Father Leboutilier worked the boys hard. He pushed them to do the drills and then to transfer that discipline into the scrimmage. He outlined what he wanted to see in the scrim of snow on the ice. Circles. Arrows. The math and the science of it all. Once they understood, they skated languidly back to their positions, their faces pulled into concentration. When the puck was dropped they moved deliberately, the scratchings and doodles on the ice suddenly coming to life. It was thrilling to see. They skated hard. They were big, lanky Indian boys and their angular faces were grave. As they pumped their legs and swung their arms in pursuit of the puck, zipping by me in a blur, they were warrior-like. When the whistle blew they turned as one. Some of them dropped onto the ice, legs splayed, chests heaving. Others leaned panting on the boards in front of me. Their faces burned with zeal and joy and their breathing was like the expelled air of mustangs. The clomp of their blades made me think of hoofs on frozen ground. This was the game. This gathering of brothers, of kin, joined by the exuberance of effort and challenge and strain, breathing the air that rose from the glacial face of a rink under a bleak sun.

The team was preparing for their first organized game against a town league team from White River. They practiced aggressively. Father Leboutilier whistled them down only when there was a flagrant misplay or a breach of the rules. The pace was breakneck. They poked and pulled and elbowed mightily to free the puck and send the game careering down the ice again. Then one afternoon someone screamed and a player fell to the ice clutching his leg. Father Leboutilier skated over quickly, knelt down and cradled the boy’s head in his gloved hands. After a few minutes a couple of the boys helped the injured player to his feet. He leaned on them as they skated him slowly to the boards.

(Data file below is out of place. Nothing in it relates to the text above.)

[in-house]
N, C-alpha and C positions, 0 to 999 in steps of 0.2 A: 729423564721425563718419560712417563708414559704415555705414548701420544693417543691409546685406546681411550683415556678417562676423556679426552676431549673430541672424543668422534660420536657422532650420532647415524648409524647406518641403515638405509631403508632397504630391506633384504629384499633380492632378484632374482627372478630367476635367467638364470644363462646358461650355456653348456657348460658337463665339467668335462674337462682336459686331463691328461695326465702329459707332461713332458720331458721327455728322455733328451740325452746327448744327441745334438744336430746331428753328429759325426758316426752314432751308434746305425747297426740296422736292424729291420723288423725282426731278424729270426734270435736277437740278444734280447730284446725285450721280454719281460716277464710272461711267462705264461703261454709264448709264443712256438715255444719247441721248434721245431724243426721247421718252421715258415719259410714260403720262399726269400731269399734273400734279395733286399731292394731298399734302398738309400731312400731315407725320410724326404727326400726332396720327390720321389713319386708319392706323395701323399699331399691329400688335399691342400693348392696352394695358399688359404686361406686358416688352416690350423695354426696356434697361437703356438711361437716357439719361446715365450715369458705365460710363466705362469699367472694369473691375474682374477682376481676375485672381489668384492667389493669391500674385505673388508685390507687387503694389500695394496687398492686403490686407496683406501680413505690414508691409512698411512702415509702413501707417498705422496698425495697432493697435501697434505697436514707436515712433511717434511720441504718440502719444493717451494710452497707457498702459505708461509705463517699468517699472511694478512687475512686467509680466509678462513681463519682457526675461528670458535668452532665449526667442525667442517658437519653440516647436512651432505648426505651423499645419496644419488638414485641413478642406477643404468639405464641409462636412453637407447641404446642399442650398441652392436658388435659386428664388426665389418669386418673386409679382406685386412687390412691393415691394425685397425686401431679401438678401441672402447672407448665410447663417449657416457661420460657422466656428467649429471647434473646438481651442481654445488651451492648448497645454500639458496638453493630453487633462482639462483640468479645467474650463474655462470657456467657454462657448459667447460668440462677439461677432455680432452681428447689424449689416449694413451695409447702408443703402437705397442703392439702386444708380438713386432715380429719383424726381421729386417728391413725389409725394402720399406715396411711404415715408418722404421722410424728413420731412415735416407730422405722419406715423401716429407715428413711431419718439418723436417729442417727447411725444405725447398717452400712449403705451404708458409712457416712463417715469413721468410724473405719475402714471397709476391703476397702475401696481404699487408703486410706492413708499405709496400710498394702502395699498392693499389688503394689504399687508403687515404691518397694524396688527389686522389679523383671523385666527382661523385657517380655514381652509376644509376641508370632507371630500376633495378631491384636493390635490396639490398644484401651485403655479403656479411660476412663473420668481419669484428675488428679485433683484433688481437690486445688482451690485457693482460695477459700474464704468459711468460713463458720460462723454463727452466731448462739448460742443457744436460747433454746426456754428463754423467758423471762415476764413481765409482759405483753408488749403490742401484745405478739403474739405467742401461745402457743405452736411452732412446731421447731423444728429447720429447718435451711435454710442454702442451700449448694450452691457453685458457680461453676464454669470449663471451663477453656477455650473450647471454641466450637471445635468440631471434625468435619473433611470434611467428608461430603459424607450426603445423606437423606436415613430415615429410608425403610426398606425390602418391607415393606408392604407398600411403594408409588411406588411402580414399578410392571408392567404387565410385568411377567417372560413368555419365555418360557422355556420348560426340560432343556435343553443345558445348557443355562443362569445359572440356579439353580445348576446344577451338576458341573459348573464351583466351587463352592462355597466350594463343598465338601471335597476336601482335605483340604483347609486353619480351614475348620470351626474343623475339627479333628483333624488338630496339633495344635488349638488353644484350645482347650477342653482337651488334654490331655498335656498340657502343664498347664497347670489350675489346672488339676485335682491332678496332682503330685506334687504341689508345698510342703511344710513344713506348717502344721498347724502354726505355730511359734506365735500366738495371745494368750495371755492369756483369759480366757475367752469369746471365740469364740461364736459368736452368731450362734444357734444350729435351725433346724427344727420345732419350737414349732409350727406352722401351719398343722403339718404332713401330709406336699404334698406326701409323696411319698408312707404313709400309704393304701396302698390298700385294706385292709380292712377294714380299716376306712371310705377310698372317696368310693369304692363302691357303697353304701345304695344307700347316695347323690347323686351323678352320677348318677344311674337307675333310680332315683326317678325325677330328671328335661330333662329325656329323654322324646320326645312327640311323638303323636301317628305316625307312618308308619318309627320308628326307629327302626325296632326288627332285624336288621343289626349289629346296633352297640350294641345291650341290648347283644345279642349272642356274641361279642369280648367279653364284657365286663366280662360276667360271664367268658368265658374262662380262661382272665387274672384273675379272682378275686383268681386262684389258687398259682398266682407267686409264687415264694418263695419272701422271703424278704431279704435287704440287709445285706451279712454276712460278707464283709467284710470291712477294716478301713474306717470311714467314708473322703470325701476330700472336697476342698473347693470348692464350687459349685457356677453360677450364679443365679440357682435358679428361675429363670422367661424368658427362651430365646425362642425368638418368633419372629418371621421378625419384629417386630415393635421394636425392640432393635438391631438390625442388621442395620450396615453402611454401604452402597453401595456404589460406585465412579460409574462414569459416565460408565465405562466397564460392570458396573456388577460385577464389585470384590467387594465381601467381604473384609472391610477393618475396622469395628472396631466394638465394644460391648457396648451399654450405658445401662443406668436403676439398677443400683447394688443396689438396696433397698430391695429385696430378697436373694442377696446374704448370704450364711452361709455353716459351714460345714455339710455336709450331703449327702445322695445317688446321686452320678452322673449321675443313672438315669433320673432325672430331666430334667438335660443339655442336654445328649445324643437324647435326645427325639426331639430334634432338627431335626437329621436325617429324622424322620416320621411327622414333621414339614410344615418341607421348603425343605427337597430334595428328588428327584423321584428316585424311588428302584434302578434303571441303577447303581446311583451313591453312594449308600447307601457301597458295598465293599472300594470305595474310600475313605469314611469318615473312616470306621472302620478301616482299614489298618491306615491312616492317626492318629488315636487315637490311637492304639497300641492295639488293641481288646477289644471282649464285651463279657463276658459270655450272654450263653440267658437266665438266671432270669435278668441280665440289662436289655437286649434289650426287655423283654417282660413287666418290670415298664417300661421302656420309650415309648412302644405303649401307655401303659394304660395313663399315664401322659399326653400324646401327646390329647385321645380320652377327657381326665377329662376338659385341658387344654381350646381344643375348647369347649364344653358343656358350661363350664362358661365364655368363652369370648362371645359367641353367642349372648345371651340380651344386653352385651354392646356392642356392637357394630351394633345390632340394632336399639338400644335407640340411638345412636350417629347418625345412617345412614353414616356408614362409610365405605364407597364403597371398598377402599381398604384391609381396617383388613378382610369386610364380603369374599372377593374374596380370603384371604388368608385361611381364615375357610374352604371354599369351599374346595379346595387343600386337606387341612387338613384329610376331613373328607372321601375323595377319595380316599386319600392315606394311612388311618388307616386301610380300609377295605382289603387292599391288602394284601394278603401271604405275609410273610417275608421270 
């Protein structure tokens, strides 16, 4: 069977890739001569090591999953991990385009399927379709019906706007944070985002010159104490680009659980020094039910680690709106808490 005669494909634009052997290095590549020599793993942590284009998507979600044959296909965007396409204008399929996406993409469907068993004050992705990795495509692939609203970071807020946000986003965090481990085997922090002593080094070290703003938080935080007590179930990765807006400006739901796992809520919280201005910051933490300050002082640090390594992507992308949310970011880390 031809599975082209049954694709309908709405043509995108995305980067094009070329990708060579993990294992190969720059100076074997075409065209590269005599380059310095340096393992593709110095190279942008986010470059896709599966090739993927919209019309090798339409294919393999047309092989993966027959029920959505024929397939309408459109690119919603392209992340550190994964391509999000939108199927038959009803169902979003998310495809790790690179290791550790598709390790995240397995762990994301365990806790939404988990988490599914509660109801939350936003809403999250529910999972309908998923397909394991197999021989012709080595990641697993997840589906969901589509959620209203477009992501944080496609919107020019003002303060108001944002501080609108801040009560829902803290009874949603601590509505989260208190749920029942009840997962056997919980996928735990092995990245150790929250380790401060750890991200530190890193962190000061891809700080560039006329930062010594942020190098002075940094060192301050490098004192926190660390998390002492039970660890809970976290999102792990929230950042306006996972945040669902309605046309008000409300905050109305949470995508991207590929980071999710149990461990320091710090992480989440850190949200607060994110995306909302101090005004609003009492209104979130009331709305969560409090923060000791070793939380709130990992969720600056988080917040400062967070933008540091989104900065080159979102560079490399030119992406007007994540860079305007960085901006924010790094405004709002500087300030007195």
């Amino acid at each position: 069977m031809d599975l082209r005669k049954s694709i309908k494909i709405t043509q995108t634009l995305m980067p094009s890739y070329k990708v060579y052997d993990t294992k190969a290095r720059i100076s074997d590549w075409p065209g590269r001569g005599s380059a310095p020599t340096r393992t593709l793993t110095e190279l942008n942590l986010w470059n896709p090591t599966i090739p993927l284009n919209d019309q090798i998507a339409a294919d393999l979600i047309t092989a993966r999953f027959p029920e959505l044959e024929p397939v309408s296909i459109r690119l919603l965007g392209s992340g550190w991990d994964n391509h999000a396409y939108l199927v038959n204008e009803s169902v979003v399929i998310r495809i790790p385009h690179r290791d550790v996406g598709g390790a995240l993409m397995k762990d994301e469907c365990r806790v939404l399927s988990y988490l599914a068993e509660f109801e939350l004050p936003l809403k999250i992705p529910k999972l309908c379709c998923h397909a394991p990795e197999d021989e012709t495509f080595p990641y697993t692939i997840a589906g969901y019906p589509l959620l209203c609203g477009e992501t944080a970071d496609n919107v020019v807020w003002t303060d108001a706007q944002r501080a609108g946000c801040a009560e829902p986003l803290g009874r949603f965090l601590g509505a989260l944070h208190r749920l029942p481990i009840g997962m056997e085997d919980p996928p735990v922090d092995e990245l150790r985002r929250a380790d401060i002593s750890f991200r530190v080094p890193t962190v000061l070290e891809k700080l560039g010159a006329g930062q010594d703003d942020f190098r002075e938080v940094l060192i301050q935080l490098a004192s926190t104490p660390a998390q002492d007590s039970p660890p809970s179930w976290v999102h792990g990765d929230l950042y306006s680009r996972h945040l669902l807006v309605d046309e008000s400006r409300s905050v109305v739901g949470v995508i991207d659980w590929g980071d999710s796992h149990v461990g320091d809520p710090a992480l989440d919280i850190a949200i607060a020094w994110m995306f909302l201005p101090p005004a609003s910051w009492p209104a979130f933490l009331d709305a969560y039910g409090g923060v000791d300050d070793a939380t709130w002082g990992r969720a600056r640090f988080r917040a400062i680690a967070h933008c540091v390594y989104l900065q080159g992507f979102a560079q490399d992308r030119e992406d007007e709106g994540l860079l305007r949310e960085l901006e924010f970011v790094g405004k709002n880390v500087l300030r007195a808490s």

“I’m okay,” he said.

“You can’t stand on that ankle,” Father Leboutilier said.

“I’m okay,” the boy repeated.

“I’m sorry. I can’t let you play when you’re hurt.”

“We ain’t got no one else. How you gonna make a team?” the boy asked.

The words were out of me before I’d thought them through. “I’ll go in for Wapoose,” I said.

The Father looked at me in surprise. “You skate, Saul?”


“How did you learn?”

“By myself. In the mornings. After I cleared the ice.”

The others were watching me, their eyes glittering obsidian from beneath the rims of their helmets. I was just the ice cleaner, the Zhaunagush in their midst. They’d been content enough to just leave me alone but I was still the outsider. The Father rubbed at his chin with his glove and stared out across the field. “Well, I suppose you can fill in for the scrimmage.”

I ran to the snowbank to retrieve my stick. When Father Leboutilier handed me Wapoose’s skates, I went to the barn to get the wadding of paper I kept there and stuffed it in their toes then slipped my feet in and laced them up tight. The Father was grinning as I leaped over the boards. I skated once around the ice. Slowly. Getting my legs under me. Father Leboutilier nodded, and when I got back to where the team was, he put a hand on my shoulder and directed me to Wapoose’s place on the right wing.